One can use either scikit image, open-cv or Keras to do the re-scaling.
After the image is re-scaled the next step is to invert the colors since the MNIST expects that numbers will be in a black background as opposed to black lines on a white background.
After post-processing the image is sent to the DNN which makes a prediction of the observed digit.
The output array represents the probabilities that the observed image is that number. So a 1 in position 2 shows 100% certainty since it’s a 1. Keep in mind that position 1 is reserved for 0.
1. Read the image
First step is to obviously put an image before the camera. This will be scaled later since the CNN (convolutional neural network) expect images of a certain size.
2.Convert to gray scale
The acquired image is then converted to gray-scale by using the scipy function call. Coincidentally you can only use opencv for the image manipulations but you have to remember all the function names. Also another point , there are some very subtle differences between scipy and open-cv when it comes to certain functions.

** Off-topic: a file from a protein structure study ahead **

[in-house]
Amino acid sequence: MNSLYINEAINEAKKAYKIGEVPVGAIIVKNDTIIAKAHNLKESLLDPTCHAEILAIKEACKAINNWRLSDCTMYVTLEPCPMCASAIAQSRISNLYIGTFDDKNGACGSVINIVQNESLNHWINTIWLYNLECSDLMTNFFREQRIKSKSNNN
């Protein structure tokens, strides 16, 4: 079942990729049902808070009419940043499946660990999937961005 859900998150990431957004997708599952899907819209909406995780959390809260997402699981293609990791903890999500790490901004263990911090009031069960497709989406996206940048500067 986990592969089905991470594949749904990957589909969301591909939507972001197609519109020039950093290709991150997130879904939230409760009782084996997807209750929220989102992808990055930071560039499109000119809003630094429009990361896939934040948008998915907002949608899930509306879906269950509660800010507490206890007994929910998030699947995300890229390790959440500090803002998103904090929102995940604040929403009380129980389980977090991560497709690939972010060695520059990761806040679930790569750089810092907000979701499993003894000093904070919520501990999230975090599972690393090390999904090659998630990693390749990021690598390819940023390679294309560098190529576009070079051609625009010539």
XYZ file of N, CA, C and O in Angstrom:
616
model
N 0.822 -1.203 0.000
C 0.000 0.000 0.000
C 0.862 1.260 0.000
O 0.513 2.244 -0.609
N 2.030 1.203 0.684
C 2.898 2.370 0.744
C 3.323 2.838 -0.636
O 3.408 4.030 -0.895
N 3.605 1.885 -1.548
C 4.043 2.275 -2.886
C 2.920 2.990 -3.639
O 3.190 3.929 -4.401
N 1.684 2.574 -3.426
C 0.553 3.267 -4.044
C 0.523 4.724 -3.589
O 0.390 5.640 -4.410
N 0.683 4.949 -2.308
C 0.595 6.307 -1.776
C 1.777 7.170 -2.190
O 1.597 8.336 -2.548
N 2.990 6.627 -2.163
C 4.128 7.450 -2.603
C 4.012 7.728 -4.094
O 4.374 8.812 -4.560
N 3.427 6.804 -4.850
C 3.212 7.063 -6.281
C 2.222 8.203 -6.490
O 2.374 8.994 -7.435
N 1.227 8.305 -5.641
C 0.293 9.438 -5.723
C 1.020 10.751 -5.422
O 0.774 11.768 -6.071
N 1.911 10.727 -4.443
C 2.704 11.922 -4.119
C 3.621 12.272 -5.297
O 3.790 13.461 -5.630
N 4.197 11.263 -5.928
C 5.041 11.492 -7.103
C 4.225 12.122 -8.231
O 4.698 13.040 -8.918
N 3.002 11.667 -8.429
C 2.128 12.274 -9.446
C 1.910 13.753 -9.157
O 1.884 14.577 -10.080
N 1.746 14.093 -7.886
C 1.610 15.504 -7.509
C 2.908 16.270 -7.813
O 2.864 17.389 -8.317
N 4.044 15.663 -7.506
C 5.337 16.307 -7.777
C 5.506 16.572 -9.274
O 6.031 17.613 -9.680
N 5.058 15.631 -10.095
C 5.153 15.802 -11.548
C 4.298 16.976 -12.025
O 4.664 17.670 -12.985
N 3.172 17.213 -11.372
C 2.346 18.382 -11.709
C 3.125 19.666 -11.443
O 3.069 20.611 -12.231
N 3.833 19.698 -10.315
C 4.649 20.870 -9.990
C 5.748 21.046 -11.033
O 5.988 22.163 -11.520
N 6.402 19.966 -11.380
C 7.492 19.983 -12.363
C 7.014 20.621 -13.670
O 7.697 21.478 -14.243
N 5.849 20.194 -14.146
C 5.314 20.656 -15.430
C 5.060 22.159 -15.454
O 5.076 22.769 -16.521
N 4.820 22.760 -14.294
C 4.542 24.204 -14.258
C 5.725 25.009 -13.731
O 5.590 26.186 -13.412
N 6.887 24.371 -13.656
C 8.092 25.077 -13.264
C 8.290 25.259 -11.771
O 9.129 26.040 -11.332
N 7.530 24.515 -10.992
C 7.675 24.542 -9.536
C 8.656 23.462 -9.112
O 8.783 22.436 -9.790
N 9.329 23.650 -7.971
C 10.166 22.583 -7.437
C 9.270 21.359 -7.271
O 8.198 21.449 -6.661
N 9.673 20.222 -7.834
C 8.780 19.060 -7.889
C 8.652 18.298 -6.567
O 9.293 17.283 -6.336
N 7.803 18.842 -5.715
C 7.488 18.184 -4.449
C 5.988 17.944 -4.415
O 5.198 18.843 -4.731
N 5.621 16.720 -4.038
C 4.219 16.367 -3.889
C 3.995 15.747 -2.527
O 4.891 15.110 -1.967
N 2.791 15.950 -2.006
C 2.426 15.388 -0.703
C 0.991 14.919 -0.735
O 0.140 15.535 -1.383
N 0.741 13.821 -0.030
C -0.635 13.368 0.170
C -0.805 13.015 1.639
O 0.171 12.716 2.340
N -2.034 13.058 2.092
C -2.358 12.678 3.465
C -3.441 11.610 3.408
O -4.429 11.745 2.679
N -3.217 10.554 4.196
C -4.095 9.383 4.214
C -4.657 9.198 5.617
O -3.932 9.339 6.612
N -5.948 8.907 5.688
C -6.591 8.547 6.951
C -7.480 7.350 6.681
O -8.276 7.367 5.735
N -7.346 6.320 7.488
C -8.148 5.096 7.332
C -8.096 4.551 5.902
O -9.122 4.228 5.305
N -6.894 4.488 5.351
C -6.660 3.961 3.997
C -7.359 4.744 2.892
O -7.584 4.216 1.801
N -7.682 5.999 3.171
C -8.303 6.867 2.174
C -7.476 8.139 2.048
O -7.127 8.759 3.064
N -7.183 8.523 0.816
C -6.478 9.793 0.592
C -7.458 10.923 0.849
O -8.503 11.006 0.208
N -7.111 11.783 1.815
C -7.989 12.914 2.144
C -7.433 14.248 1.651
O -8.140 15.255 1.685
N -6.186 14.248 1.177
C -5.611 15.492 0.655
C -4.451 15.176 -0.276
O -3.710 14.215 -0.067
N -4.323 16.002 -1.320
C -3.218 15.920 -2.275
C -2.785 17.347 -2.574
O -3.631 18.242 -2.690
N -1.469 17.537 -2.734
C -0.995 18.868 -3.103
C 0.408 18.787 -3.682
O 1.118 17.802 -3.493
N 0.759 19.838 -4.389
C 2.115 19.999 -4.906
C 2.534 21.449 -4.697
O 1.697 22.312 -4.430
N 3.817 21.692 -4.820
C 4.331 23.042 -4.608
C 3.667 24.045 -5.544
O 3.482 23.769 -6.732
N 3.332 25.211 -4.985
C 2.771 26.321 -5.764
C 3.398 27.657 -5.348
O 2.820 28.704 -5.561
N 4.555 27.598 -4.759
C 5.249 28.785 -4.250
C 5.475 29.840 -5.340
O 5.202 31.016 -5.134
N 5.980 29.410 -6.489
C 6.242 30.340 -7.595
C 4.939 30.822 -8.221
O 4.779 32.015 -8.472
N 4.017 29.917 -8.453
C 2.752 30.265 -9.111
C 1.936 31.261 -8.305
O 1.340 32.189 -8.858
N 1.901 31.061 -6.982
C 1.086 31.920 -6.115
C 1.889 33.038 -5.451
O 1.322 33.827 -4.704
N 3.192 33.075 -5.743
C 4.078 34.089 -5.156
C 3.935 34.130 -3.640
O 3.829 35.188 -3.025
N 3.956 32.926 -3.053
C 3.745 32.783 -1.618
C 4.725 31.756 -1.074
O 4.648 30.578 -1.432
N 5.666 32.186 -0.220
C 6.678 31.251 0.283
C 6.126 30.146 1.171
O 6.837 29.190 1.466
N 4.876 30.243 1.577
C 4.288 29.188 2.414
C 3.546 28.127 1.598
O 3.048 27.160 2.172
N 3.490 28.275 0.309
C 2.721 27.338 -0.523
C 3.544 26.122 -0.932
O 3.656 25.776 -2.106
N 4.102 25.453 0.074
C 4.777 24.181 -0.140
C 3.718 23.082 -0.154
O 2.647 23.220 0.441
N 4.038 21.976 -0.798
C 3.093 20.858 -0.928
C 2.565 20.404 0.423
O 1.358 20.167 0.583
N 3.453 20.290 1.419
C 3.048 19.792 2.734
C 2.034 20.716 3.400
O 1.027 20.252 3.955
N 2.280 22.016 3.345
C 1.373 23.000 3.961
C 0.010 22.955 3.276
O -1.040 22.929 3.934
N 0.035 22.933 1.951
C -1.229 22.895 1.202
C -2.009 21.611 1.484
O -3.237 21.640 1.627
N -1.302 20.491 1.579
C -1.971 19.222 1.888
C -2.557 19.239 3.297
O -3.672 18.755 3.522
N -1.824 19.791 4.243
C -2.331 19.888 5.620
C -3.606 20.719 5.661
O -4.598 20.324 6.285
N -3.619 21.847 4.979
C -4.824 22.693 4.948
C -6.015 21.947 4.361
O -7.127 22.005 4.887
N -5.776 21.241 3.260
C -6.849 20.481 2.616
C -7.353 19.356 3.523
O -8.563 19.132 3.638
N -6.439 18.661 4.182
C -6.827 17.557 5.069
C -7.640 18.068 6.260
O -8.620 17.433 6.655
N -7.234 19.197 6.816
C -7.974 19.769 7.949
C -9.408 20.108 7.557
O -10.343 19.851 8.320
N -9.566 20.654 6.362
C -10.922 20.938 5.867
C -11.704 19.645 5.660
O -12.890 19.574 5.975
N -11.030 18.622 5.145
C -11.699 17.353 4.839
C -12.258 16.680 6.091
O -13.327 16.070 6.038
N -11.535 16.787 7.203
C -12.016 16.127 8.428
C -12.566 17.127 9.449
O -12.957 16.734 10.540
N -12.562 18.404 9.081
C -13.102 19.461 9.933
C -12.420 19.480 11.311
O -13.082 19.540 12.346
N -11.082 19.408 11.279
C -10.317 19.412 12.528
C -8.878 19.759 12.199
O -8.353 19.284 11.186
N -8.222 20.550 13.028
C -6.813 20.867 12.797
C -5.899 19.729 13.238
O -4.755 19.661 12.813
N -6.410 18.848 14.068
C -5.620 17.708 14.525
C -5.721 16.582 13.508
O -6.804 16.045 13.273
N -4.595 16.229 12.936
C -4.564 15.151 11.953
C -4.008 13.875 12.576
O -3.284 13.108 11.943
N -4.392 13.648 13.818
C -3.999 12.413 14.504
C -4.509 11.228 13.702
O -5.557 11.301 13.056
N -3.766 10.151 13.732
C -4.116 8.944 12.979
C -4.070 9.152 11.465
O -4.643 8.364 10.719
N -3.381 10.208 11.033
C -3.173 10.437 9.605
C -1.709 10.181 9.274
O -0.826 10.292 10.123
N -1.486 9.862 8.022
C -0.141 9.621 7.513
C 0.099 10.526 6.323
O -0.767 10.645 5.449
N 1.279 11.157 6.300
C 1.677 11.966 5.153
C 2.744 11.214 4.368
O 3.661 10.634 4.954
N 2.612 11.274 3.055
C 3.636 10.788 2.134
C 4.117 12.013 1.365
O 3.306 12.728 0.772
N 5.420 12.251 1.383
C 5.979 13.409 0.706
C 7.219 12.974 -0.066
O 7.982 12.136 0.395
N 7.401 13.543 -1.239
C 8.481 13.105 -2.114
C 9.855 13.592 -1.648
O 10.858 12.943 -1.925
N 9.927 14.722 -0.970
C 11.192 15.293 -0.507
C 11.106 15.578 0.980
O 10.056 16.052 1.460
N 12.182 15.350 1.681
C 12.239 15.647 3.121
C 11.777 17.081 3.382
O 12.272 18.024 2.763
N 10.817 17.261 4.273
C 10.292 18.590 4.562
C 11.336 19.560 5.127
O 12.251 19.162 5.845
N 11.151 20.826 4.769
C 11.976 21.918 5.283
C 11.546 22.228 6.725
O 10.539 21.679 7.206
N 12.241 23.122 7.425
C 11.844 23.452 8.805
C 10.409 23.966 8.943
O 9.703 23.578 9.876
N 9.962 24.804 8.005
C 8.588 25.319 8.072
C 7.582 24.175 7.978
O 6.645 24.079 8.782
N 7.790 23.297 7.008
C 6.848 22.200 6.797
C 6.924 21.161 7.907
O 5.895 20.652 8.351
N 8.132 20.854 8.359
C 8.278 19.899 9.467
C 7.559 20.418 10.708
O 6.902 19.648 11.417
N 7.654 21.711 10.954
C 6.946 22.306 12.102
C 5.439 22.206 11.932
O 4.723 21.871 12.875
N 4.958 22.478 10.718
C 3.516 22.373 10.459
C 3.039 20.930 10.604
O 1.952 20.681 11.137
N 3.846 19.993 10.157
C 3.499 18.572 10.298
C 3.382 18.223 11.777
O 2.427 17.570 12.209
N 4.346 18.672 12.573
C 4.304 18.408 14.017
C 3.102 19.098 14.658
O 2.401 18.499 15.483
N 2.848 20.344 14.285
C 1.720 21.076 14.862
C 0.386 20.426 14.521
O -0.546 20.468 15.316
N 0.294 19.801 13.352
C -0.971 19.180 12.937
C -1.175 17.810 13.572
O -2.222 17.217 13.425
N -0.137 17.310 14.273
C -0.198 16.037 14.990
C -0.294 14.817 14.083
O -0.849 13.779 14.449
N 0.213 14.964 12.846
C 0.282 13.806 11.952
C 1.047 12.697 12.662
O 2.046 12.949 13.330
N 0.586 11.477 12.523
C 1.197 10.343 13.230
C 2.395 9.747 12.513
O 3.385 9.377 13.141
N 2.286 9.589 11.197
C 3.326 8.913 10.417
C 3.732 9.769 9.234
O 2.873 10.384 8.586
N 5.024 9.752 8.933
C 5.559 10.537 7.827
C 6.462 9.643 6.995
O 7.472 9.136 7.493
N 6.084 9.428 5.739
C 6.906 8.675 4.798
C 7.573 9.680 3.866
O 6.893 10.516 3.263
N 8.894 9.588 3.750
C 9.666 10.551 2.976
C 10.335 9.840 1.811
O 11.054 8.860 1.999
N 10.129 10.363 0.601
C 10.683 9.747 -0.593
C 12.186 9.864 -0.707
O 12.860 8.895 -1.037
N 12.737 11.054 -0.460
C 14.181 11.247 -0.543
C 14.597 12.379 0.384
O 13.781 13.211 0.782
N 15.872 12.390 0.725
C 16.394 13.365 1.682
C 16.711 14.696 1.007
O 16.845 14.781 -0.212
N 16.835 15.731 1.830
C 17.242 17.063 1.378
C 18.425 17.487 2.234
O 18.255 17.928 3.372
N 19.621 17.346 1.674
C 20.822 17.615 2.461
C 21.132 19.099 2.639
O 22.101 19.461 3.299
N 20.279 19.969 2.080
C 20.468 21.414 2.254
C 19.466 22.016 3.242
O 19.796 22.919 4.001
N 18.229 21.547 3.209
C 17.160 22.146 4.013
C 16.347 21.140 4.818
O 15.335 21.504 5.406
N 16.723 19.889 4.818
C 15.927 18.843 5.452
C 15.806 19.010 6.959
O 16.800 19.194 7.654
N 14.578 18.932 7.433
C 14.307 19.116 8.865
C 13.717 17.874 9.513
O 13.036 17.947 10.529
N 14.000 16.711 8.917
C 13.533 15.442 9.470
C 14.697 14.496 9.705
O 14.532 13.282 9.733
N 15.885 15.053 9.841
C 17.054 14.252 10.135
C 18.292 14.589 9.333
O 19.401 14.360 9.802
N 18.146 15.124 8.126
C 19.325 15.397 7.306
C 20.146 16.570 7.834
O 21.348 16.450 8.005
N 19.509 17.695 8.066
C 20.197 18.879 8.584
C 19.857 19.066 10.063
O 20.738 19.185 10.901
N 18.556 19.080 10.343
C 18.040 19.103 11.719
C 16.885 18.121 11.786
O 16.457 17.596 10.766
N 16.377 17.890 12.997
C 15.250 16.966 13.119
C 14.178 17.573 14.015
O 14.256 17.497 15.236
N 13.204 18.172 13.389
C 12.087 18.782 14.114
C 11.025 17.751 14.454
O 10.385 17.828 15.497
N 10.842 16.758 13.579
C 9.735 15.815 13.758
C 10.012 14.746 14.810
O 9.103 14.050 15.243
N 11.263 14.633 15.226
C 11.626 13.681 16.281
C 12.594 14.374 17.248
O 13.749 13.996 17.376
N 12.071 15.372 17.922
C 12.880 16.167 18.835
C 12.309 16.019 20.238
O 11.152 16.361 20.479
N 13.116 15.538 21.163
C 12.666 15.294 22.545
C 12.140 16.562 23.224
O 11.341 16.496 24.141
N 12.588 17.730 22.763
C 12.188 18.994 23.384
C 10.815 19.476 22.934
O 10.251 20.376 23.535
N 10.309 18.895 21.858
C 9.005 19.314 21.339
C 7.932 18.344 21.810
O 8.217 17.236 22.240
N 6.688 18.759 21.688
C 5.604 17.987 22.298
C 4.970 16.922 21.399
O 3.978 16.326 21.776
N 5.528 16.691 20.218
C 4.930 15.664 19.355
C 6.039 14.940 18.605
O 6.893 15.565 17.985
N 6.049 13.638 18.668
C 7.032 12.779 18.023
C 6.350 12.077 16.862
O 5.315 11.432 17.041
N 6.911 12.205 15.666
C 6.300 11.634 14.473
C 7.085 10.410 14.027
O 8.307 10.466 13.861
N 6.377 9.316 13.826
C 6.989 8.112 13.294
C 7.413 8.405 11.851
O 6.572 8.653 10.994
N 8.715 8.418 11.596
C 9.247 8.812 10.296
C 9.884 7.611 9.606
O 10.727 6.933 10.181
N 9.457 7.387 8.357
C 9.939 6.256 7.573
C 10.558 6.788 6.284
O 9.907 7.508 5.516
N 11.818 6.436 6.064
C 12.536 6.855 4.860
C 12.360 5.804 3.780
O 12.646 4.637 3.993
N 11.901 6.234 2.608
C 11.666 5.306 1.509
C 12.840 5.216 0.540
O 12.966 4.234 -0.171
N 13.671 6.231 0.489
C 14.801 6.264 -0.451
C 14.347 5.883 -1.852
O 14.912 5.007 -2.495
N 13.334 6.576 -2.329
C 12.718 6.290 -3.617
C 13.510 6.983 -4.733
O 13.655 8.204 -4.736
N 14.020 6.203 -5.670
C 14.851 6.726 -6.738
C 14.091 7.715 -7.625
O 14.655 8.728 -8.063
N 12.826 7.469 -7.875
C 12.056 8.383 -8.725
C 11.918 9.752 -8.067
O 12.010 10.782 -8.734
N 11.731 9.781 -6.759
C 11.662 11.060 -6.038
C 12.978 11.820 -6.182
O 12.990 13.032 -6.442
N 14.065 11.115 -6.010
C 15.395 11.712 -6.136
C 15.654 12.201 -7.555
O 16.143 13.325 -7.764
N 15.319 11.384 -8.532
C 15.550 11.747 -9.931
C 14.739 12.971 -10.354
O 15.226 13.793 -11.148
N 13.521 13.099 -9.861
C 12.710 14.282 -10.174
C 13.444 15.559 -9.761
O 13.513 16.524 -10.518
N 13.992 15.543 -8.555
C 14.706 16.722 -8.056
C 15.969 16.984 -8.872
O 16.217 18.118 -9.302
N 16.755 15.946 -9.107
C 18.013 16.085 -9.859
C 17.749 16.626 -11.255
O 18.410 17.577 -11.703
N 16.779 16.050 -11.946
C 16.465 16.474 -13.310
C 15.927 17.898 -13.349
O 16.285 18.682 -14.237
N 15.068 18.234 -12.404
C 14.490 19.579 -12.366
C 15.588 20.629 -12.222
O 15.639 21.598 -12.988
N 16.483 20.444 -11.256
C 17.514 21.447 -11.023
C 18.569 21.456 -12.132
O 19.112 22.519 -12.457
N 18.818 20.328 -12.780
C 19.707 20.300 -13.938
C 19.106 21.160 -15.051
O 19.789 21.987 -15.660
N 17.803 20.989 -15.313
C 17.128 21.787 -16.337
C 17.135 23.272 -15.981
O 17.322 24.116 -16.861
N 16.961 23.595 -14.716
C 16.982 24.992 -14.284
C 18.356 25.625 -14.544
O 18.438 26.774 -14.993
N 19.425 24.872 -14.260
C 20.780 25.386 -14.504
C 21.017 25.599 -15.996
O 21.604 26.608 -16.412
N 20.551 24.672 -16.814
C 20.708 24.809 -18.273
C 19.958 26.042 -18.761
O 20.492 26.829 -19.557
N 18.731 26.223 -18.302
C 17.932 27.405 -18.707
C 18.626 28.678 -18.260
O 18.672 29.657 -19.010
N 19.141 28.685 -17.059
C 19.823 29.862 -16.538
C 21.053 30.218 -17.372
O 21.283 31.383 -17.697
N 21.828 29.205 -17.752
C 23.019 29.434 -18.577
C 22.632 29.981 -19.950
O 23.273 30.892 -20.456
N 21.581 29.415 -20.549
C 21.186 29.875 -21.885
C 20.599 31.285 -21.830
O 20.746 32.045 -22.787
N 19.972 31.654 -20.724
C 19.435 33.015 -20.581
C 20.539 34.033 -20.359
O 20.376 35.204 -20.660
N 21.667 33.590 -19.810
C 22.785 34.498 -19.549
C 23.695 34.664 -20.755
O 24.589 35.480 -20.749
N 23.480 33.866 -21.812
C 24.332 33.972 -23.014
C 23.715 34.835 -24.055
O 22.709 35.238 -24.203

3. Scale image range
Here the image is converted from a floating point format to a uint8 range [0, 255]
To obtain a nice black and white image, thresholding is done via the Otsu method. This is the magic sauce step since doing thresholding manually will have one enter the values one by one.
5. Resize image
The image is resized to a 28 by 28 pixel array. This is then flattened to a linear array of size (28×28)
6. Invert image
MNIST DNN accepts images as 28×28 pixels, drawn as white on black background. So we have to invert the image.
7. Feed into trained neural network
This is the last step. Here we are loading the deep neural network weights and feed the image to the network. It takes 2-3 seconds to come up with a prediction.
8. Print answer
Finally we end up with an output array with 10 classes showing all the digits from 0-9. The position of the array represent the probability of the inference being made by the network. Translating this into human speak means picking the position with the highest probability.
That’s all.This showed how to implement a neural network that can recognize digits.
Code uploaded on GitHub as always.